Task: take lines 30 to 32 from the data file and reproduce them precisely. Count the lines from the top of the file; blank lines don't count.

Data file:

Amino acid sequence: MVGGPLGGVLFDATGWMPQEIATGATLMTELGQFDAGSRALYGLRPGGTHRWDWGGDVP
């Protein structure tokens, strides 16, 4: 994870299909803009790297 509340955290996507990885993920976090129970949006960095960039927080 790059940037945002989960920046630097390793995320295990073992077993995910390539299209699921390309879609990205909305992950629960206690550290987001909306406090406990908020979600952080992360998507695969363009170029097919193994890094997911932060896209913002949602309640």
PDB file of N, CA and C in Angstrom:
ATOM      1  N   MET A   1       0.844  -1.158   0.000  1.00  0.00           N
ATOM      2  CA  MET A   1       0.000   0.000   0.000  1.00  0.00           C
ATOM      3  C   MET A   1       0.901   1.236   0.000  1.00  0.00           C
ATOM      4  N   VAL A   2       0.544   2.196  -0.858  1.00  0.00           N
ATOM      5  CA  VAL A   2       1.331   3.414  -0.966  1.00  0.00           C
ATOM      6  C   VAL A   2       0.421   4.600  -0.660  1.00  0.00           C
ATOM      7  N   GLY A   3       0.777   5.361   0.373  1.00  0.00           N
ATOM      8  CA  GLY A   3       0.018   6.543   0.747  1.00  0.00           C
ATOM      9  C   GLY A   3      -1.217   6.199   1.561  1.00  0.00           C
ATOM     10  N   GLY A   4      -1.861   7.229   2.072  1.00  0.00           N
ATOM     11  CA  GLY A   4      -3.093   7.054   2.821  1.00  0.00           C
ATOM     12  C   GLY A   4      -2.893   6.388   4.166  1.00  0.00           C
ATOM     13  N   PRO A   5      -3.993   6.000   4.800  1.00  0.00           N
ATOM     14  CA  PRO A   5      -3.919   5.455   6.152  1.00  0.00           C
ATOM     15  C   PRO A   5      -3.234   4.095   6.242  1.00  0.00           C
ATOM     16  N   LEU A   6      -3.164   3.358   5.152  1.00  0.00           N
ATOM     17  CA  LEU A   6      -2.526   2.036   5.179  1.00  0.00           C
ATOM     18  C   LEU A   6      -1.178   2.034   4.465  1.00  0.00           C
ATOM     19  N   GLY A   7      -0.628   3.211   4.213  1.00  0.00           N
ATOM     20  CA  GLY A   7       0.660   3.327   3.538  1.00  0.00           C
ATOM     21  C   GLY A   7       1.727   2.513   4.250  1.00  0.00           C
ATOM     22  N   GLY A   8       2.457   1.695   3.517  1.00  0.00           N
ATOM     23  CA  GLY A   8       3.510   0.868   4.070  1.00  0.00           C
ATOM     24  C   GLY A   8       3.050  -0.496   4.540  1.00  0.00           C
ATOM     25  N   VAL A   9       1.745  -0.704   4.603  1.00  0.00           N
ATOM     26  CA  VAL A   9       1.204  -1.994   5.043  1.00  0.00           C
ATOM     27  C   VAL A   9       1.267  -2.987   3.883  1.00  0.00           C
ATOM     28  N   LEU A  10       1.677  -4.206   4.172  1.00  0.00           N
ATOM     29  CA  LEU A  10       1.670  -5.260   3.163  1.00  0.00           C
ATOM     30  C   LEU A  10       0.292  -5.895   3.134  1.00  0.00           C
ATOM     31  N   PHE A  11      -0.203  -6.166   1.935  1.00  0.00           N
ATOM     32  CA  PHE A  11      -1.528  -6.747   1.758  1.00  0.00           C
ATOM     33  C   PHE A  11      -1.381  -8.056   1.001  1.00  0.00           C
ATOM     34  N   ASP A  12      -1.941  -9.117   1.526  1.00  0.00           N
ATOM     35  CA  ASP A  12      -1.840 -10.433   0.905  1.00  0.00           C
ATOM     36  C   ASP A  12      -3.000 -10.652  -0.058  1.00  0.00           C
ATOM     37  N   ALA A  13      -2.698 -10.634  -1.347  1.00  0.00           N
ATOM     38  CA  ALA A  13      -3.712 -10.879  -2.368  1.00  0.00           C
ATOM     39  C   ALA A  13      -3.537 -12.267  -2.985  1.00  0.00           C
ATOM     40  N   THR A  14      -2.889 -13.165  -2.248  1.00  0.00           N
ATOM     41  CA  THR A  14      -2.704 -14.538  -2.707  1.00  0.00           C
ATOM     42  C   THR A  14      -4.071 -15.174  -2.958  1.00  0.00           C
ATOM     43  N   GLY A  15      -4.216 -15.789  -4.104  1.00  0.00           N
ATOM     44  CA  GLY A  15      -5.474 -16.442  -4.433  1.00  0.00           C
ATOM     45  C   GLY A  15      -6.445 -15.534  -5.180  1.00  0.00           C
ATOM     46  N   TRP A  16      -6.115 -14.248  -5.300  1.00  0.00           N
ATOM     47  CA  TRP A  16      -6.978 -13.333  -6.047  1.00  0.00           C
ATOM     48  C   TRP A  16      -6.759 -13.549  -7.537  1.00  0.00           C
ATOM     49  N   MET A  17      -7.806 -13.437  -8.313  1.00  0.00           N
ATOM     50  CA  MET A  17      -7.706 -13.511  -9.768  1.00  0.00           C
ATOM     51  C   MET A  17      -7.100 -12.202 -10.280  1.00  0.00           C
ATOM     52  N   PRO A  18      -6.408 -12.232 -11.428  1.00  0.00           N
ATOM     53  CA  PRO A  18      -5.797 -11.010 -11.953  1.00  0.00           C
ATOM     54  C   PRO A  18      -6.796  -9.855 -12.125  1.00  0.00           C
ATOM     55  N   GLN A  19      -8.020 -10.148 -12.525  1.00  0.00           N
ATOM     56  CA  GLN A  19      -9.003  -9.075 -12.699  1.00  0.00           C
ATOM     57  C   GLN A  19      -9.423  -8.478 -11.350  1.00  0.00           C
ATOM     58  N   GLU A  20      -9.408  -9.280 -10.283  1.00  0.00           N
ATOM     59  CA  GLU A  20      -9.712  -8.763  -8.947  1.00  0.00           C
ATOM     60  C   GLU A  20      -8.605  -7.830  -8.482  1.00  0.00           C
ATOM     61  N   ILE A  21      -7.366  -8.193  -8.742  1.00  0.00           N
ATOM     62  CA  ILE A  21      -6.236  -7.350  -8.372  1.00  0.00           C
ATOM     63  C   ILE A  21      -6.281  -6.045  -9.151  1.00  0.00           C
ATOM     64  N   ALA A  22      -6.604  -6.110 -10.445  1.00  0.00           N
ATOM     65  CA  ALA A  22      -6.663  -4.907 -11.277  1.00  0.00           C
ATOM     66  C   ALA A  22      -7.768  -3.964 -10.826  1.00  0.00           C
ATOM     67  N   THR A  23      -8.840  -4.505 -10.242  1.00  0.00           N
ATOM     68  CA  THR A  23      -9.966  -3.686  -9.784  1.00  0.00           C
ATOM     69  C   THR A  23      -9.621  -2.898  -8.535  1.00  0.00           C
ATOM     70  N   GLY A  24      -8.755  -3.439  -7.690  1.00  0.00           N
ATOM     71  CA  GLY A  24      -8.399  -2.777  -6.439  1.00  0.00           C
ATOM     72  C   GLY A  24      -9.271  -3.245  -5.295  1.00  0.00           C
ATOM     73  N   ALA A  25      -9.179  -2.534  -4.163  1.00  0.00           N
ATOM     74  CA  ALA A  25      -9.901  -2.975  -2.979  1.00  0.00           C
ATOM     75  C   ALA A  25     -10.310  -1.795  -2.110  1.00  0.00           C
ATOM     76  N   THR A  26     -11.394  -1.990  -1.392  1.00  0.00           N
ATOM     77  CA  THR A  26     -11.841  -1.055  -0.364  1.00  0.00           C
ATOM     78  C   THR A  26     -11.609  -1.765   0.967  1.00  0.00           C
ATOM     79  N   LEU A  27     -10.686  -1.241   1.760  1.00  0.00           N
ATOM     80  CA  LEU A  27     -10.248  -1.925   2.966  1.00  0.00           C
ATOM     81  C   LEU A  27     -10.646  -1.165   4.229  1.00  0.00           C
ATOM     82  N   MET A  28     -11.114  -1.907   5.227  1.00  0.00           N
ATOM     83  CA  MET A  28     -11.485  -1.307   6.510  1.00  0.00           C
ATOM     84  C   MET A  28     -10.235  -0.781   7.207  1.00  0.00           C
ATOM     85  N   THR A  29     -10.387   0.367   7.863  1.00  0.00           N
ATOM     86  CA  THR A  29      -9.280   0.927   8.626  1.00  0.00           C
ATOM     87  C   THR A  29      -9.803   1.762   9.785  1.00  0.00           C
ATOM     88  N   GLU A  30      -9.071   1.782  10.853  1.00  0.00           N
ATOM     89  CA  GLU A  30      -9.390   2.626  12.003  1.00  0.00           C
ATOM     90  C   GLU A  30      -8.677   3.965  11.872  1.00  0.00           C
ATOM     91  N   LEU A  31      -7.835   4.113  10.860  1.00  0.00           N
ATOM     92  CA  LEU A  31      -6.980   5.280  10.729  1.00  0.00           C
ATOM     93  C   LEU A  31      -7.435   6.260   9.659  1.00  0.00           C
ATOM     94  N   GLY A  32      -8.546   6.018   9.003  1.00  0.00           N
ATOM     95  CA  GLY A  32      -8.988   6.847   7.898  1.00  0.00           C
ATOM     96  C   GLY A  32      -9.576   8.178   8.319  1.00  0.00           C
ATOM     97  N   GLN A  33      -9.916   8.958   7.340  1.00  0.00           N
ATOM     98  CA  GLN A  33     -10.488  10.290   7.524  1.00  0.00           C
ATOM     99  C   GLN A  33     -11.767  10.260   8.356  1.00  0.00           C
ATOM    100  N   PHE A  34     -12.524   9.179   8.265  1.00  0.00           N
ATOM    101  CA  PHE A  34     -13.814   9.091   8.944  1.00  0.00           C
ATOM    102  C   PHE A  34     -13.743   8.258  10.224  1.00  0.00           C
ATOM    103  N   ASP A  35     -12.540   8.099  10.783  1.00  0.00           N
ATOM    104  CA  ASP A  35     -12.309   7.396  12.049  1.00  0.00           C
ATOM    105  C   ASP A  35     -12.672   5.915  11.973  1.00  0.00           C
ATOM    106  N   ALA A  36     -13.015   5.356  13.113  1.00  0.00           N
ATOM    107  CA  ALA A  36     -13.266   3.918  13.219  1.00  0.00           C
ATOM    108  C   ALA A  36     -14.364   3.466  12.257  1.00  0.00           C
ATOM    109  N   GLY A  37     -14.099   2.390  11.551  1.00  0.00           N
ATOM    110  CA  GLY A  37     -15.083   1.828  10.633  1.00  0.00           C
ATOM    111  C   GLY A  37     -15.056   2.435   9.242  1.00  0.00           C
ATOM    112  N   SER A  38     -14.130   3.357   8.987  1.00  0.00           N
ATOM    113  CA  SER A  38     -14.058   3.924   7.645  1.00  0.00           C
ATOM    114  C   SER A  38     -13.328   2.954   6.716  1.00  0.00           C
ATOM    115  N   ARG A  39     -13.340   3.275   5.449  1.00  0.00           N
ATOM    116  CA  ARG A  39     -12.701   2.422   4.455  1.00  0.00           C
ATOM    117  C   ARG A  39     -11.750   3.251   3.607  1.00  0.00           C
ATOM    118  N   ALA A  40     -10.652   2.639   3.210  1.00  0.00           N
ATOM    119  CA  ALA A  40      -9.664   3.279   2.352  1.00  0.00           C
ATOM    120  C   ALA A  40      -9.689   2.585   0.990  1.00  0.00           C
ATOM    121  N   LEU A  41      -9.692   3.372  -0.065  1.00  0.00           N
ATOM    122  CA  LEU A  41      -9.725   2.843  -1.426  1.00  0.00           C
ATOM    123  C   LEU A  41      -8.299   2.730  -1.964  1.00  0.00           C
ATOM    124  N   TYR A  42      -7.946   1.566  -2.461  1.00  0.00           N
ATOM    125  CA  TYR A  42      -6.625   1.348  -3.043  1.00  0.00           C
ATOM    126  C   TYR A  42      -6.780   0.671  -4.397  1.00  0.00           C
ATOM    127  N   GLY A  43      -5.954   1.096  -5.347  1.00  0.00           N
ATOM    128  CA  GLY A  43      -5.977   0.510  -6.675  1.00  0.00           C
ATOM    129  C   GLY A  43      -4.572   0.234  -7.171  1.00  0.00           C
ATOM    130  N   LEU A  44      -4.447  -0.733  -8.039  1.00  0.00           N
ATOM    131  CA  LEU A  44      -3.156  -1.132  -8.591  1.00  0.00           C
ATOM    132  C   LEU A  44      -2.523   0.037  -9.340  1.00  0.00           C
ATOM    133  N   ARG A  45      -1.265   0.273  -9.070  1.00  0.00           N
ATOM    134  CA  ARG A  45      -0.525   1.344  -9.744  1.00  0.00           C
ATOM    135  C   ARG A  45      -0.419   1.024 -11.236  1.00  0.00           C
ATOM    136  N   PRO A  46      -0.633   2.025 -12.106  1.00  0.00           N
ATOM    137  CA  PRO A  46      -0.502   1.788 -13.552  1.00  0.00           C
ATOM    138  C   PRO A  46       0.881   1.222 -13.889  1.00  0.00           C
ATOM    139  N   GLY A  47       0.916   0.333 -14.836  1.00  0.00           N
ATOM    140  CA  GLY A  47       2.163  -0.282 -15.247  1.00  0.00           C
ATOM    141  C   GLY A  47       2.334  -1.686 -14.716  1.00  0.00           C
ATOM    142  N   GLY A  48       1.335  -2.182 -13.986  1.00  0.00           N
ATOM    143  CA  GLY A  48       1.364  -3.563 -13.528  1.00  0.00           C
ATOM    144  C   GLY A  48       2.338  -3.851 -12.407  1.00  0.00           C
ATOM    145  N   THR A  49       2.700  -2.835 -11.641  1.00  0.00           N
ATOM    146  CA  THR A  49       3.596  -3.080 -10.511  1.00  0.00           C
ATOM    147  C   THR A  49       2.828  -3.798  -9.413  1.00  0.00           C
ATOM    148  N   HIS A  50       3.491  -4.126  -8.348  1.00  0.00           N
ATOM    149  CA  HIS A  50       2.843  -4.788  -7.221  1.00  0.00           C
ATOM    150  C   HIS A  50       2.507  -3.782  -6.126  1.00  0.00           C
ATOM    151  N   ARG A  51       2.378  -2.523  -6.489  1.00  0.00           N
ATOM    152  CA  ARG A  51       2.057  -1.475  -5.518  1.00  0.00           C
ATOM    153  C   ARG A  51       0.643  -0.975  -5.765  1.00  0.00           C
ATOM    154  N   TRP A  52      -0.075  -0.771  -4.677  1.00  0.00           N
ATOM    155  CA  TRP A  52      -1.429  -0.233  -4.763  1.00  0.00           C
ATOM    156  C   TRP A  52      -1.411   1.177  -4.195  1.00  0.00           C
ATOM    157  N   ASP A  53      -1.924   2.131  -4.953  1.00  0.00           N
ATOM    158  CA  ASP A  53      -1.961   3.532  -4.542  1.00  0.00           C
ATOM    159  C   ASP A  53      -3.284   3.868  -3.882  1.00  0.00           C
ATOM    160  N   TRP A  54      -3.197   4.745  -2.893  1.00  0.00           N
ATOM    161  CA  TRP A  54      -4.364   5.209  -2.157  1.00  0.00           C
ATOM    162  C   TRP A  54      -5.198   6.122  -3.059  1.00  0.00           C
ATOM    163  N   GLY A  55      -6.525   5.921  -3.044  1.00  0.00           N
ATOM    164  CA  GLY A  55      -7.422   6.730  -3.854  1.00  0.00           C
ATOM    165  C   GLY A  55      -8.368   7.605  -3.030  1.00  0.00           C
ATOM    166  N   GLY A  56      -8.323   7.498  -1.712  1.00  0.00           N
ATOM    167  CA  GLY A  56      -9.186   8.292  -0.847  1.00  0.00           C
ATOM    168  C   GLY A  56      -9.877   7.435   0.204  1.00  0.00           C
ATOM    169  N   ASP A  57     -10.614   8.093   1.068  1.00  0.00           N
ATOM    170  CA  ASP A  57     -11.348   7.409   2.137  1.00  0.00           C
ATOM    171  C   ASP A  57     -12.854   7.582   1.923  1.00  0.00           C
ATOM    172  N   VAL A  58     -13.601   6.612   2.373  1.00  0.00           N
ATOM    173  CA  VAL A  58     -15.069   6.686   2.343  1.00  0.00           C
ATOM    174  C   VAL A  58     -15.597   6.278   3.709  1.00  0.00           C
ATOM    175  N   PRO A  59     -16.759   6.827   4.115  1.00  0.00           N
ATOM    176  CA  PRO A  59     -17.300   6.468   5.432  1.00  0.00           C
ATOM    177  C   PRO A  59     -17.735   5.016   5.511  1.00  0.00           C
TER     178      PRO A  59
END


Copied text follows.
ATOM     27  C   VAL A   9       1.267  -2.987   3.883  1.00  0.00           C
ATOM     28  N   LEU A  10       1.677  -4.206   4.172  1.00  0.00           N
ATOM     29  CA  LEU A  10       1.670  -5.260   3.163  1.00  0.00           C